I remember a mother approaching me after her daughter had just finished a lesson.
“Does she have it?”, the mother asked.
I asked to clarify, “Have what, sorry?”
“Well, does she have it, is she going to make it? Does she have
I looked into the daughter’s eyes, perplexed. She was about 8, and I thought to myself, “this could be a big game changing event for her based on what I say next.”
It may seem to you the natural talent (someone who has a knack or ability without previous work or effort), appears to be generously laden on some and restricted from those who would most desire its use. Not fair, right?
It’s during these times that I refer myself back to those who have labored and worked hard for what they wanted, after MULTIPLE failed attempts (or shall we say, didn’t seem to have the natural talent at first glance):
• Thomas Edison – The Light Bulb
• Michael Jordan – Multi-Disciplined Sports Career
• Mahatma Gandhi – Freedom from British Occupation
One of my mentors Tom Hess recently referred me to a specific scene in a movie called Facing The Giants. In this movie, there is an incredible and emotionally charged scene where one of the main members of the team is “Pre-determining” their upcoming loss to a rival.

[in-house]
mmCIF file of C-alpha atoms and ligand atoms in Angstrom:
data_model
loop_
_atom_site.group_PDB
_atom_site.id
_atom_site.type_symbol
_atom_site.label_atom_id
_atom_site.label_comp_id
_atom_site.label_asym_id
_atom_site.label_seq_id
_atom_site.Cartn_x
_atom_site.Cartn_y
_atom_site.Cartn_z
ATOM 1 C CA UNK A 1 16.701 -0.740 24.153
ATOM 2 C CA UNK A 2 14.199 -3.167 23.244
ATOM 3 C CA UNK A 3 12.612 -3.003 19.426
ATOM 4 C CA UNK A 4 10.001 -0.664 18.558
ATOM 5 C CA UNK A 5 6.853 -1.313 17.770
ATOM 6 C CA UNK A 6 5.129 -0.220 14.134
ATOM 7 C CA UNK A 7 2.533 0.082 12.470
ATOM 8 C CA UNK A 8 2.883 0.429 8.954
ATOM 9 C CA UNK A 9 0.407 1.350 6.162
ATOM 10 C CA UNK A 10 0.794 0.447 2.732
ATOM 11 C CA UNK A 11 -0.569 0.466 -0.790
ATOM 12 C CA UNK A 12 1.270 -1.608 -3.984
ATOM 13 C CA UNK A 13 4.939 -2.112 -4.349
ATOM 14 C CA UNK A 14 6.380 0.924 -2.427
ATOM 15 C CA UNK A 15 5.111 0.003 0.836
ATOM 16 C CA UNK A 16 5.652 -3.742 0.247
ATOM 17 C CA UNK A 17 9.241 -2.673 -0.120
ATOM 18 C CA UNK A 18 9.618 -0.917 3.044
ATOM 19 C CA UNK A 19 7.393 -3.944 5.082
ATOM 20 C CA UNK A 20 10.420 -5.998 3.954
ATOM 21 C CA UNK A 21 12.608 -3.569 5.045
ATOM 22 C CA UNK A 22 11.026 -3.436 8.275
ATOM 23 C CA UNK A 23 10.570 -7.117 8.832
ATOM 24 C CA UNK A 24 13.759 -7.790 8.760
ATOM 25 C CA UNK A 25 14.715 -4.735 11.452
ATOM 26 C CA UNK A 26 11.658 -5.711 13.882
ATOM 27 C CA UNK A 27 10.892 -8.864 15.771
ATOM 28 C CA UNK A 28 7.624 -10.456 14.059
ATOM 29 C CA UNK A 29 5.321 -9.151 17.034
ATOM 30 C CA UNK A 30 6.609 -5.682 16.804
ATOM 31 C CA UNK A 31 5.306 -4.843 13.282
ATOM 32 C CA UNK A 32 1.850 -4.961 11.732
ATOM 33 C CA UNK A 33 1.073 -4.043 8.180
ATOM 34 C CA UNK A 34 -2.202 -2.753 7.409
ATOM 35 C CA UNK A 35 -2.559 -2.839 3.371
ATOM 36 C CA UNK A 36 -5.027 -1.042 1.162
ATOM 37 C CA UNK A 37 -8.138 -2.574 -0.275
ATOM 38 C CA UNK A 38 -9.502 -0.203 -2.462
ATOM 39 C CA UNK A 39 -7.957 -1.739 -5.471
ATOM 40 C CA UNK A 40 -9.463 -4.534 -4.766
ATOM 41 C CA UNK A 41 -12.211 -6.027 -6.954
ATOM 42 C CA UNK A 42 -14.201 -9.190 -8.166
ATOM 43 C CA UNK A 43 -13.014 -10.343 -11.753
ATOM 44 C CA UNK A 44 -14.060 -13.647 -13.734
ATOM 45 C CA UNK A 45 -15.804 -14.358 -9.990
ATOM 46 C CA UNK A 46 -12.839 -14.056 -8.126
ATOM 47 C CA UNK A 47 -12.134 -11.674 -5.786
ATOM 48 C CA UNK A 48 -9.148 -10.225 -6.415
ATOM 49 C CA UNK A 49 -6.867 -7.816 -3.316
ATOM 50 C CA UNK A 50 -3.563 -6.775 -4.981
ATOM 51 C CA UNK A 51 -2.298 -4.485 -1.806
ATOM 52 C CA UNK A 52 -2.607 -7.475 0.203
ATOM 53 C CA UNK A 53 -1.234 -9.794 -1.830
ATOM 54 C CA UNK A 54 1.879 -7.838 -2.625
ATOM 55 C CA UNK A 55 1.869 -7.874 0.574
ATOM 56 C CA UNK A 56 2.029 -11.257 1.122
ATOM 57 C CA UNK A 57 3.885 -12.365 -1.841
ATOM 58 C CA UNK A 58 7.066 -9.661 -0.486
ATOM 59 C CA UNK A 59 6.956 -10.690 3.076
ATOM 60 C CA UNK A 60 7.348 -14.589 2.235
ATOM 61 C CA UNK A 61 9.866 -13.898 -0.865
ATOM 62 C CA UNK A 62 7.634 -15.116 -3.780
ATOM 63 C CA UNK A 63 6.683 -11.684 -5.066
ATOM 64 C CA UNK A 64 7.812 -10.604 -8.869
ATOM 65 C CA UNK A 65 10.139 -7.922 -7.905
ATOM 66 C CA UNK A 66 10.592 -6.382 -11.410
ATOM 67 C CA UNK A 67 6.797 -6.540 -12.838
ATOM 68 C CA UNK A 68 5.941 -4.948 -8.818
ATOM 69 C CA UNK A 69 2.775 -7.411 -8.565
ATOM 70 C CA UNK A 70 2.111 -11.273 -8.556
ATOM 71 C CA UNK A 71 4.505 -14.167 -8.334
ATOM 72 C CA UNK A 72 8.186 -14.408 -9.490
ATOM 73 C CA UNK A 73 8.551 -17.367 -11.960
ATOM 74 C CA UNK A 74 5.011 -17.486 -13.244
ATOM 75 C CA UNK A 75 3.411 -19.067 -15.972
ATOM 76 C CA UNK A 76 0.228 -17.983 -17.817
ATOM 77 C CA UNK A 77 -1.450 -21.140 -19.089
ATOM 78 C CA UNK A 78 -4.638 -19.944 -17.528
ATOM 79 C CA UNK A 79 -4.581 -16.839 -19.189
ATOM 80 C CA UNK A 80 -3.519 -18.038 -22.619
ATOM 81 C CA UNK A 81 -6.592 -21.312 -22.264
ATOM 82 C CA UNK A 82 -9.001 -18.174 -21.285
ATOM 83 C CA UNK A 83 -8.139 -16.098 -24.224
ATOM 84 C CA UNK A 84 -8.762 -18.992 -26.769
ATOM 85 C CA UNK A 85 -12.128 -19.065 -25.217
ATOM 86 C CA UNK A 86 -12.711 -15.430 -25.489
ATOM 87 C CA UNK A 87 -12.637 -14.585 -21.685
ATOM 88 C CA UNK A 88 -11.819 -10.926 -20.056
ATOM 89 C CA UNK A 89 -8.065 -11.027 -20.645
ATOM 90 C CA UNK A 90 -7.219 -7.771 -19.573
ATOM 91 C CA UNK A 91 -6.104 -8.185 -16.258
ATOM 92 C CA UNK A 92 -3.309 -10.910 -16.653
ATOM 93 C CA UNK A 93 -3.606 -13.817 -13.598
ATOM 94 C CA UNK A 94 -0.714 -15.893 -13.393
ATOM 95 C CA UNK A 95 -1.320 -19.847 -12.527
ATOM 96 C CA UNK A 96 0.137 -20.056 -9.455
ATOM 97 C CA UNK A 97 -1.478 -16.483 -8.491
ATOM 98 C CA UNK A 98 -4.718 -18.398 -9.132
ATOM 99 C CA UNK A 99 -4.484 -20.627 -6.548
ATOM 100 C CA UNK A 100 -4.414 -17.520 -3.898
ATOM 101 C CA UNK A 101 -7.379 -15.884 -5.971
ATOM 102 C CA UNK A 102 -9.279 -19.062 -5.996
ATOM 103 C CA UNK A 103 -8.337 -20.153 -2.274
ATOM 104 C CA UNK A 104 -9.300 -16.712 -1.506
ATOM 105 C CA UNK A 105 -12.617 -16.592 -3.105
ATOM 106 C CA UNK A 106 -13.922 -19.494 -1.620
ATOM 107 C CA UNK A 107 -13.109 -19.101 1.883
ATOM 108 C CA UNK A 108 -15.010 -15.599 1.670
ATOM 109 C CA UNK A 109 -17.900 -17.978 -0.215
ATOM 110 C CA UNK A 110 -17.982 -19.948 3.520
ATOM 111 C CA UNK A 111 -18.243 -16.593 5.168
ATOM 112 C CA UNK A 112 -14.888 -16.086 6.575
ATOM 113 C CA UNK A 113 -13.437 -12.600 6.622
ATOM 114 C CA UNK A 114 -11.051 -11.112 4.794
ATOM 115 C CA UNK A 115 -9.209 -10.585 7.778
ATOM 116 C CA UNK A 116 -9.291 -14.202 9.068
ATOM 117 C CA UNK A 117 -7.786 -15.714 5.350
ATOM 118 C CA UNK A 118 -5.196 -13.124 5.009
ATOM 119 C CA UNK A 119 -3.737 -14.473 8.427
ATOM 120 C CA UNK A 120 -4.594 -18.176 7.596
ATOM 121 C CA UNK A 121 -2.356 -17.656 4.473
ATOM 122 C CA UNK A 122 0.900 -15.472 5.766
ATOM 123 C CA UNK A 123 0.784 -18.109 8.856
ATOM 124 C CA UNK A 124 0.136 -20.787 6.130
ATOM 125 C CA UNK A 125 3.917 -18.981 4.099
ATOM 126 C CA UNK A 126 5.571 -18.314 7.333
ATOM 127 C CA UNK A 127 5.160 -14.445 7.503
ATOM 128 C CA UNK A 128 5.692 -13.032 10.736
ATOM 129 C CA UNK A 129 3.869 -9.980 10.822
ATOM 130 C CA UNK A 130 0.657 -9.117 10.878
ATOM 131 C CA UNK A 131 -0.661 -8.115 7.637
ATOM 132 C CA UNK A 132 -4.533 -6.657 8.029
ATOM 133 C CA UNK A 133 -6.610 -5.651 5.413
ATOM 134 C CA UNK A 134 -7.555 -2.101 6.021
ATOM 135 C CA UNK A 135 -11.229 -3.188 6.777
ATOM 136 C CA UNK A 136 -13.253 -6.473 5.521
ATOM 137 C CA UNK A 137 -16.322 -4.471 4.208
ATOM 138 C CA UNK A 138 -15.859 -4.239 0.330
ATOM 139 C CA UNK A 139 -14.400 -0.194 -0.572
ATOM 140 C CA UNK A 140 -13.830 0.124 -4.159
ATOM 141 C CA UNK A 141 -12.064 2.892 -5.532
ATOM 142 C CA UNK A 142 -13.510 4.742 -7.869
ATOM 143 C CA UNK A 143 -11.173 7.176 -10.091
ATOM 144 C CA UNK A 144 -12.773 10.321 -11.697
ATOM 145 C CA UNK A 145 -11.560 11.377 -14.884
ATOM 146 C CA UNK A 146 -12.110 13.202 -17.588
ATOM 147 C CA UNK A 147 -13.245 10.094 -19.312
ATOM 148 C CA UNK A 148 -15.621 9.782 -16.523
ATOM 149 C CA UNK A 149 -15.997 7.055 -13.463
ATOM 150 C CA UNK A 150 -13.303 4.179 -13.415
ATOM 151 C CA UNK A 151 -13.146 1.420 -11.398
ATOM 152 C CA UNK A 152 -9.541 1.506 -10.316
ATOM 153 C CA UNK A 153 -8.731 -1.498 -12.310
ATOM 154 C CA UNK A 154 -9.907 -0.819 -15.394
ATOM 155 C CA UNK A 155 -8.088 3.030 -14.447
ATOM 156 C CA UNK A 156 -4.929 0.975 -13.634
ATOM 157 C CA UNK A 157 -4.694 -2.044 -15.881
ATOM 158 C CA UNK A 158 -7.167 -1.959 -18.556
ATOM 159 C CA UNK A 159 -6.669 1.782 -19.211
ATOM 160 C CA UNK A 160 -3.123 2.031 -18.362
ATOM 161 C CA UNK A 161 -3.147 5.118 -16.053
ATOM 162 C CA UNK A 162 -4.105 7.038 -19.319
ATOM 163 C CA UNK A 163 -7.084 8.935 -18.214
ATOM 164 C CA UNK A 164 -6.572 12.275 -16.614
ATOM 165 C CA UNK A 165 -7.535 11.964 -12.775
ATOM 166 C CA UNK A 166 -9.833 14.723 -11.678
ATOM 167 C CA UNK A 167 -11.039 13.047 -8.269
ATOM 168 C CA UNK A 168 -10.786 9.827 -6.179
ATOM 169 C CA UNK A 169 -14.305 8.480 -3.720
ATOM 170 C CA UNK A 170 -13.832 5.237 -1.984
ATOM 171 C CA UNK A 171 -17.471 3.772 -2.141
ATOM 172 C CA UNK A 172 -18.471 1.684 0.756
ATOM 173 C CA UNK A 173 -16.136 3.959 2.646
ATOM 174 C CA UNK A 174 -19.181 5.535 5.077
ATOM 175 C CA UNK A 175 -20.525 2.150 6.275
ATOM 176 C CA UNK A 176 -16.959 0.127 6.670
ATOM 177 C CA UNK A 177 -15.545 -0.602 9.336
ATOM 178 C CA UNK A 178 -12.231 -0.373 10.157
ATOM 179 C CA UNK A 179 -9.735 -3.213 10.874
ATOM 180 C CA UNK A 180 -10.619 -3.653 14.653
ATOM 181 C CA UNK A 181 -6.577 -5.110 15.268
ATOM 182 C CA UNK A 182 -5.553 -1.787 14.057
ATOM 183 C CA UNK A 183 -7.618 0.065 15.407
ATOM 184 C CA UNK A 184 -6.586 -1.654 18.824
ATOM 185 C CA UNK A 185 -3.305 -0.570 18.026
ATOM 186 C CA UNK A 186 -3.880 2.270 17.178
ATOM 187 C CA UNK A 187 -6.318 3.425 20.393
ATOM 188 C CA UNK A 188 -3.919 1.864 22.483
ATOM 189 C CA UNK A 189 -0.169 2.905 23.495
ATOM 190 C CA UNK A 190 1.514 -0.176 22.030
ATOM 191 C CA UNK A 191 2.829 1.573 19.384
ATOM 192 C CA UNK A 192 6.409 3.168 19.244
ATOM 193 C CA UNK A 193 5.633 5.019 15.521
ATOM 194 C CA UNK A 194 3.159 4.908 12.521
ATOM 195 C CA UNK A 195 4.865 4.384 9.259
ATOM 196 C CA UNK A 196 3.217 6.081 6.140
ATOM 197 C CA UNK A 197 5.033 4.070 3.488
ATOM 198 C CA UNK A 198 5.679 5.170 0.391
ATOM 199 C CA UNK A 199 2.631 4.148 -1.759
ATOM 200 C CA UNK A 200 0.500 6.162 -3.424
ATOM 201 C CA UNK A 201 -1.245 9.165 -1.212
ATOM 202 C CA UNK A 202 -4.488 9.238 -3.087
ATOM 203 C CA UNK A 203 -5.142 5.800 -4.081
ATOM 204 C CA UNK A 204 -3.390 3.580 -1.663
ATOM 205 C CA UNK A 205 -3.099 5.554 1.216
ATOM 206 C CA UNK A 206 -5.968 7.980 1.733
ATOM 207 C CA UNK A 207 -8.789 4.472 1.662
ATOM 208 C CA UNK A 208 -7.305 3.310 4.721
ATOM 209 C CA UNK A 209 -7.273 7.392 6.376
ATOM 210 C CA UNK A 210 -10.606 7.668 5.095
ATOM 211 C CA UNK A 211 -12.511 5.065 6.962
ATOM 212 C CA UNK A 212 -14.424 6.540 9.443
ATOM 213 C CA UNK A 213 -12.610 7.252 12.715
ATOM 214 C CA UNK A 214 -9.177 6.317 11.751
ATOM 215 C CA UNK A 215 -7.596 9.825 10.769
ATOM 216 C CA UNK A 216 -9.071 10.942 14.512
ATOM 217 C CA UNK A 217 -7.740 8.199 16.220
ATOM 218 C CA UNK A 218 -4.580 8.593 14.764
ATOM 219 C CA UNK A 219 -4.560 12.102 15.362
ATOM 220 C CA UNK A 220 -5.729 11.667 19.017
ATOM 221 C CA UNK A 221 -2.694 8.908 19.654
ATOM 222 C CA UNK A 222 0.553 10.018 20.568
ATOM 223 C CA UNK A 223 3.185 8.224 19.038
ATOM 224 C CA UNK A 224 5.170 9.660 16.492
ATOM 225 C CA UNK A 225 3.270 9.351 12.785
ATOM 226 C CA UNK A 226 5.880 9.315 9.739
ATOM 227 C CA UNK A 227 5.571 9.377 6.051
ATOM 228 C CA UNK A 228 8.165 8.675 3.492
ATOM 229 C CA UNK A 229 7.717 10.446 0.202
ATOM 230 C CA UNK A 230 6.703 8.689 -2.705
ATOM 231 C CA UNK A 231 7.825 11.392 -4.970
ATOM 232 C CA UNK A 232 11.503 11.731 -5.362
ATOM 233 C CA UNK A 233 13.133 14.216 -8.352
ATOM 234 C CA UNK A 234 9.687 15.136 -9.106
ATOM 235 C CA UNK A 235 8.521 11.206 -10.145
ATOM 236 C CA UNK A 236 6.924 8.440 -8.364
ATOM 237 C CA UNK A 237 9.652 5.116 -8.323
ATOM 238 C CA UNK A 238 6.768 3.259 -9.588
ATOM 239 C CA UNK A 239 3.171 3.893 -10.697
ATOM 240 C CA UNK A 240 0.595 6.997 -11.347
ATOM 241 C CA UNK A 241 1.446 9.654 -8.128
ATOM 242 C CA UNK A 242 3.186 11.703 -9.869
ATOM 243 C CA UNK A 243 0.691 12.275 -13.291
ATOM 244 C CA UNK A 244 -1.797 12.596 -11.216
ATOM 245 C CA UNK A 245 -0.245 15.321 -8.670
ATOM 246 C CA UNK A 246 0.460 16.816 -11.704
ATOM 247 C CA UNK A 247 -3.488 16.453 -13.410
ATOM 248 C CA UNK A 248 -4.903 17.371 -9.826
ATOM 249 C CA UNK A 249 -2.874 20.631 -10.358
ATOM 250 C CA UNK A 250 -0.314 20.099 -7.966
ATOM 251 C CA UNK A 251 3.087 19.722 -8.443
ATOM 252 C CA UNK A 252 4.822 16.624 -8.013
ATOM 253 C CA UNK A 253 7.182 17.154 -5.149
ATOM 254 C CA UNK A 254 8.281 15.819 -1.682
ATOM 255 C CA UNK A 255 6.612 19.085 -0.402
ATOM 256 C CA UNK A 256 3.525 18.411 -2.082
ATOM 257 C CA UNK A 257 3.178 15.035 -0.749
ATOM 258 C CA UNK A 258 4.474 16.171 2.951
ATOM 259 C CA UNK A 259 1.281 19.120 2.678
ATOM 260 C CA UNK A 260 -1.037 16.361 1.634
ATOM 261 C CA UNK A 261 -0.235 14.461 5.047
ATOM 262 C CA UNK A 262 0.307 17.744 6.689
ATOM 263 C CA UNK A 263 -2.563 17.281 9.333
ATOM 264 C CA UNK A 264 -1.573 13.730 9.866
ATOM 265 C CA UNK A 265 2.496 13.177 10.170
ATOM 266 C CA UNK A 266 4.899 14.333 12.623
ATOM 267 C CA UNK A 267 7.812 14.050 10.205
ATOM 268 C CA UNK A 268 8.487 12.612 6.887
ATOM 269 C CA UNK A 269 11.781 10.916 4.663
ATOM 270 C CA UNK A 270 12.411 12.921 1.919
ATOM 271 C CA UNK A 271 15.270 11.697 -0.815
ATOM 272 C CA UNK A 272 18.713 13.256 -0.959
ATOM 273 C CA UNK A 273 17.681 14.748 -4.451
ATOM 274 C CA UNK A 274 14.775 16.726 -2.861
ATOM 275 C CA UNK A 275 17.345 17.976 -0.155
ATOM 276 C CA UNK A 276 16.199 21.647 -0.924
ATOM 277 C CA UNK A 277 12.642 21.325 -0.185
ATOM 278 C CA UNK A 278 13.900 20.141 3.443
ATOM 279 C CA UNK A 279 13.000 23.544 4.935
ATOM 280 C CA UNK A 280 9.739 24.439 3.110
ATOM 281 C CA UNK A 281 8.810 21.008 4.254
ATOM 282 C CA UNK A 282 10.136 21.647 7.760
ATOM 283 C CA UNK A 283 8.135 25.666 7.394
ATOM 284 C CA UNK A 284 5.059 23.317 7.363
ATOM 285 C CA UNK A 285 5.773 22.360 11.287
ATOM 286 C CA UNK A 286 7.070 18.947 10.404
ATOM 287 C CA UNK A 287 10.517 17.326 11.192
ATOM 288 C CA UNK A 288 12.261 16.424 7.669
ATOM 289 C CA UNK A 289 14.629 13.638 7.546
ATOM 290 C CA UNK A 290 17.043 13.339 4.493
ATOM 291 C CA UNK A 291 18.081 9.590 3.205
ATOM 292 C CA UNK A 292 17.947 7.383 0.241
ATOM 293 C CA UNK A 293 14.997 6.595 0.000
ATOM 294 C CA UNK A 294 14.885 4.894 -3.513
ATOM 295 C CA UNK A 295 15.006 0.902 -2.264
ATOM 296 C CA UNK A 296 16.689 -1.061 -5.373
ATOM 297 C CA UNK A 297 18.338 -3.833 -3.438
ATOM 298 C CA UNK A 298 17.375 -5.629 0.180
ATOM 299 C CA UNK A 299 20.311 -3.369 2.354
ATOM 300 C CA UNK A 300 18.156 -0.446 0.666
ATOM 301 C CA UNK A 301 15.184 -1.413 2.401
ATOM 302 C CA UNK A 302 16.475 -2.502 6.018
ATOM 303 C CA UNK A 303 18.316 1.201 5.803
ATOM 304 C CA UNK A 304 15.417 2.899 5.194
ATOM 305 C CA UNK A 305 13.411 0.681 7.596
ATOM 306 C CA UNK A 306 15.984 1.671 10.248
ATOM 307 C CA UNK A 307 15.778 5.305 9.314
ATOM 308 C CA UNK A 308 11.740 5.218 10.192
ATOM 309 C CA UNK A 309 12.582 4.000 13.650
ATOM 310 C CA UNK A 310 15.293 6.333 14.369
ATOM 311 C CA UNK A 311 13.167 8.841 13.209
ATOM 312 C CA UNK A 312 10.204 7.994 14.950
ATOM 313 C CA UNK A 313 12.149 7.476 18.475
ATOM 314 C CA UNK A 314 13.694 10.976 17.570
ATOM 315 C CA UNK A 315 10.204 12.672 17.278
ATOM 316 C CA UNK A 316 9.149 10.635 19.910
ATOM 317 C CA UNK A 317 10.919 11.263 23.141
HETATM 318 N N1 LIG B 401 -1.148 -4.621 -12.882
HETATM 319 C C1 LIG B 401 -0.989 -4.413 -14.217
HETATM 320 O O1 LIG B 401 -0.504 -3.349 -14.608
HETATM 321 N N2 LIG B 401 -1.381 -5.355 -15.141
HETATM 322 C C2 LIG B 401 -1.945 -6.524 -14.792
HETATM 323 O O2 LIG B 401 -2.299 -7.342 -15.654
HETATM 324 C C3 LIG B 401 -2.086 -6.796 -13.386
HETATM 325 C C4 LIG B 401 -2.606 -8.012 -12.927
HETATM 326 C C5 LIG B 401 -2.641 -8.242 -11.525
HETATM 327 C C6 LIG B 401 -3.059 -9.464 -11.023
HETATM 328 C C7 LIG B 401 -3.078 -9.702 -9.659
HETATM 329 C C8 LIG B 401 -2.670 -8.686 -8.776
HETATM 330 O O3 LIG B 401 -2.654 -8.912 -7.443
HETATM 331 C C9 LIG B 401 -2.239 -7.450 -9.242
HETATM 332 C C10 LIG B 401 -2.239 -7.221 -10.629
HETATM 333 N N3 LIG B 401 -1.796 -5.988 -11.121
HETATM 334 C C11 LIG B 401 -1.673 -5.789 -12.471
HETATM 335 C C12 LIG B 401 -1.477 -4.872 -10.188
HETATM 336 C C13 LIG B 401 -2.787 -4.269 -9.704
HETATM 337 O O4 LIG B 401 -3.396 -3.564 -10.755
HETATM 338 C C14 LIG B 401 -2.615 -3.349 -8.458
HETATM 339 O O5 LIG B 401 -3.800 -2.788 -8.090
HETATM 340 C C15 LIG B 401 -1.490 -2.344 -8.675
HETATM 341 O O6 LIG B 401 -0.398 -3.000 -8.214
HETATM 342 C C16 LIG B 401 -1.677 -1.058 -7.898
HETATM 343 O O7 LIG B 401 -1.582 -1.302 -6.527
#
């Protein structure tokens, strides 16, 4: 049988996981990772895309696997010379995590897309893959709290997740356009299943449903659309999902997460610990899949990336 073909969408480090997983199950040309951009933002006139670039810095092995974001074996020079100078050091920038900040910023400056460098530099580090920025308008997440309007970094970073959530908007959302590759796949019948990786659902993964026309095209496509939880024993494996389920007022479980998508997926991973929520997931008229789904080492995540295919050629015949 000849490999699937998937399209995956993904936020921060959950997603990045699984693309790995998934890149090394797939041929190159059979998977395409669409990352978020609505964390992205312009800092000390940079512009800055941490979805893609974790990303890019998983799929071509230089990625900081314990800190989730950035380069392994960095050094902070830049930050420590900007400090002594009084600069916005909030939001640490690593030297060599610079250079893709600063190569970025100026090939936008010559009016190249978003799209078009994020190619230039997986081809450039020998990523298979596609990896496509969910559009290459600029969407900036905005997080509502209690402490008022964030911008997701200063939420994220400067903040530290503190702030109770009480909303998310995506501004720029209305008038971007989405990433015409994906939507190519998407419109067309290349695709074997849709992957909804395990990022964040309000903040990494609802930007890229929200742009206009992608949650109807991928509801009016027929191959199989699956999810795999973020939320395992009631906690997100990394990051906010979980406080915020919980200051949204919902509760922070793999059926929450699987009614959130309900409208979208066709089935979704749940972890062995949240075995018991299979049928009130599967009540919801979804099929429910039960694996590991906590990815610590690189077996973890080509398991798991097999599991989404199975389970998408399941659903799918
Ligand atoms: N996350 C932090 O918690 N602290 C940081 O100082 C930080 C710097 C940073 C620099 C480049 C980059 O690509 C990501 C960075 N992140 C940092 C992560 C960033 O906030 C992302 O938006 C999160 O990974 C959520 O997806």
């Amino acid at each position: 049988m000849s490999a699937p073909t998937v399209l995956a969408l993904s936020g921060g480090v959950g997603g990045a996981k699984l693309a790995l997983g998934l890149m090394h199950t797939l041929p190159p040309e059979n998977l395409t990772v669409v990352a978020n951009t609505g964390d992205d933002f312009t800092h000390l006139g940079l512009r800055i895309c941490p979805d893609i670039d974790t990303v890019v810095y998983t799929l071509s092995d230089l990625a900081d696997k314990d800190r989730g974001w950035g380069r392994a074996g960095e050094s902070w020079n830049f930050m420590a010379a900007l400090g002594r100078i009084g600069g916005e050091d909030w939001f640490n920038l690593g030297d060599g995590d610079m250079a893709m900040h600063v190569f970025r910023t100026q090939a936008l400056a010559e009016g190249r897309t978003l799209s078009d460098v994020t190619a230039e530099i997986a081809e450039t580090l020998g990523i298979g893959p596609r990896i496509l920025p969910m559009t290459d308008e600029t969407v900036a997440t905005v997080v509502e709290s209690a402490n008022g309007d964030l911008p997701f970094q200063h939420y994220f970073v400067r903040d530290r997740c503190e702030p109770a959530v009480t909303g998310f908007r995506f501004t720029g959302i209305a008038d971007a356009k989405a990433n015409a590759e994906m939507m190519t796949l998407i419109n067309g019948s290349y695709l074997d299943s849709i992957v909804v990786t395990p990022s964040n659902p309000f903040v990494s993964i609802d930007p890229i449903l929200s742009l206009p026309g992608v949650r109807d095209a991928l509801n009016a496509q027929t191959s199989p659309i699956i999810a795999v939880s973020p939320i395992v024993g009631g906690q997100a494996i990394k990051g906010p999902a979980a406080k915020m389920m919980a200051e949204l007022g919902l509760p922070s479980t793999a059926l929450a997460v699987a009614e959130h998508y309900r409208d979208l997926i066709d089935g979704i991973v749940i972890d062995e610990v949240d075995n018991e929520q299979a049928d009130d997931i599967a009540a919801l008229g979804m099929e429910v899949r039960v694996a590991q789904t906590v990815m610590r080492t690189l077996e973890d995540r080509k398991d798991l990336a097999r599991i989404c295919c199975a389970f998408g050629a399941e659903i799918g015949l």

The coach, floored by the gaze from him and comment, takes the player, and puts him through a physically difficult exercise. This exercise requires one to crawl on all fours, without the knees or elbows touching the ground. If that weren’t enough, another teammate is required on top of the crawling player. For full effect, please watch the clip here:
I don’t remember the exact words I ended up telling the mother or daughter, but it was along the lines as follows, “If she wants to learn guitar, she can”. That simple. Natural talent – does it really matter? Not if you have a desire beyond the need for “Natural Talent”. Natural talent, then, is much more of an illusion and comparing yourself to someone else is not useful, and puts you at a lower potential of possibility.
If you want to be a guitarist, if you want to play like you have always dreamed with ease, clarity, comfort, it is going to take WORK, it’s going to take practice. At times you will be frustrated, you will want to give up, but when we have a reason and a vision for why we are doing something, that’s the exact fuel we need to help keep us going. Also, this is why having the right guitar instructor and coach will help your journey greatly. They will help you through your challenges, see you to victories, and provide you a great and rewarding experience.
About The Author: Jonathan Olson is a guitar instructor and is the owner of The Guitar Circle, a guitar studio located in the heart of downtown Everett, WA. Here he lives with his family, loves coffee, reading books, and most of all, helping people learn how to play guitar. Check him out at www.theguitarcircle.org